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Global Warming-Business Ethics
Transcript of Global Warming-Business Ethics
"CEO wasn't an environmentalist"
"Squawk Box" the science surrounding man-caused global warming was "compelling" and that it was only a matter of time before something will be done about carbon emissions. Climate change is a global challenge and requires a global solution. Greenhouse gas emissions have the same impact on the atmosphere whether they originate in Washington, London or Beijing. Action by one country to reduce emissions will do little to slow global warming unless other countries act as well. Effective strategy will require commitments and action by all the major countries. Industry Responses •How has climate change and/or global warming impacted?
•How are they adapting to global warming? Farming (Agriculture) •A warming planet alters weather patterns, water supplies, and seasonal growth for plants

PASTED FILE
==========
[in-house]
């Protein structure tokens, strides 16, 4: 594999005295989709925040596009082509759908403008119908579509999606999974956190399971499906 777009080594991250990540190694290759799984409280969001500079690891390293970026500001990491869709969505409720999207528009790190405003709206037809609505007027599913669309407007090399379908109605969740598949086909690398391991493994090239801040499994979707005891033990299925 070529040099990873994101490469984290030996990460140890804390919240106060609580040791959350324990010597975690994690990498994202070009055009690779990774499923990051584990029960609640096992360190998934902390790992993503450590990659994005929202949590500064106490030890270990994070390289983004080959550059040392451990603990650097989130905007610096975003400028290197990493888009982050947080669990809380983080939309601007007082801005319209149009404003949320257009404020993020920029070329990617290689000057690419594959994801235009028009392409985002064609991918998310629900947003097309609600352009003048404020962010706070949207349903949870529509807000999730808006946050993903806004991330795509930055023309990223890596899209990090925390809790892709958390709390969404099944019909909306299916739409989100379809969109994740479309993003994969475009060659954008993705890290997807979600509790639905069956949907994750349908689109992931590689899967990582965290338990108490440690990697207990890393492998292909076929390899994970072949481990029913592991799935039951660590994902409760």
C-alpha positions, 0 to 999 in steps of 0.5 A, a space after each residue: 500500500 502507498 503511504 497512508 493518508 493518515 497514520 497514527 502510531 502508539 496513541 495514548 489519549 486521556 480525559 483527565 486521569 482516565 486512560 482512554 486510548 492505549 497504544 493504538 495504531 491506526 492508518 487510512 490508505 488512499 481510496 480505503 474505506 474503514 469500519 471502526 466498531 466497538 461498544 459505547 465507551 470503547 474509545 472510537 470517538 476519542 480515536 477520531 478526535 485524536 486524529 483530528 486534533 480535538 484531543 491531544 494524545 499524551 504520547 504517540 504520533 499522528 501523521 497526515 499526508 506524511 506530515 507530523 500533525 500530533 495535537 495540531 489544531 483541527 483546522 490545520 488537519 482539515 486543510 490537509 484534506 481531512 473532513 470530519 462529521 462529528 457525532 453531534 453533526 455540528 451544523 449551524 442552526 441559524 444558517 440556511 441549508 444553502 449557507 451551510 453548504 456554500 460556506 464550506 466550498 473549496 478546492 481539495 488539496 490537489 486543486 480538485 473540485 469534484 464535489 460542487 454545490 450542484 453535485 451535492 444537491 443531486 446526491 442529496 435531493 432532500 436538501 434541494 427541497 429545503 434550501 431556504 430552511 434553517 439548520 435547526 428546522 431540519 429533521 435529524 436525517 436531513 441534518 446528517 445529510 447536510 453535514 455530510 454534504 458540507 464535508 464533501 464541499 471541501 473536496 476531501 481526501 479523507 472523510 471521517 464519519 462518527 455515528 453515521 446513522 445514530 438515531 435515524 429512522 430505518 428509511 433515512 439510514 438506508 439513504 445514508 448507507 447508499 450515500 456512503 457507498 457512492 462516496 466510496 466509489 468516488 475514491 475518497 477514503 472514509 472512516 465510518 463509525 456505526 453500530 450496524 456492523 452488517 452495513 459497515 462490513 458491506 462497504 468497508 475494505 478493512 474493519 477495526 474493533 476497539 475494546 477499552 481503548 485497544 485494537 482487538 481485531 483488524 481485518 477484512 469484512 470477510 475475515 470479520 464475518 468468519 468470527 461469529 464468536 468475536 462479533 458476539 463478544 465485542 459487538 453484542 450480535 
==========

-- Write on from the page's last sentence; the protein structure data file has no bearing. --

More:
•Sustainable Agriculture Practices
•Quality and quantity of food is effected Airline Industries •International Air Transport Association
•Reported 669 million tonnes of CO2 emissions in 2011
•Carbon-Neutral Growth by 2020 achieved in 4 strategies
4.Economics Automobile Industries •History of Global Climate Coalition
•Approaches to reduce emissions What it means to businesses Since 1870, global sea level has risen by about 8 inches.  Estimates of future sea level rise vary for different regions, but global sea level for the next century is expected to rise at a greater rate than during the past 50 years.
•Average global temperatures are expected to increase by 2°F to 11.5°F by 2100, depending on the level of future greenhouse gas emissions, and the outcomes from various climate models. 
•By 2100, global average temperature is expected to warm at least twice as much as it has during the last 100 years.
•Ground-level air temperatures are expected to continue to warm more rapidly over land than oceans.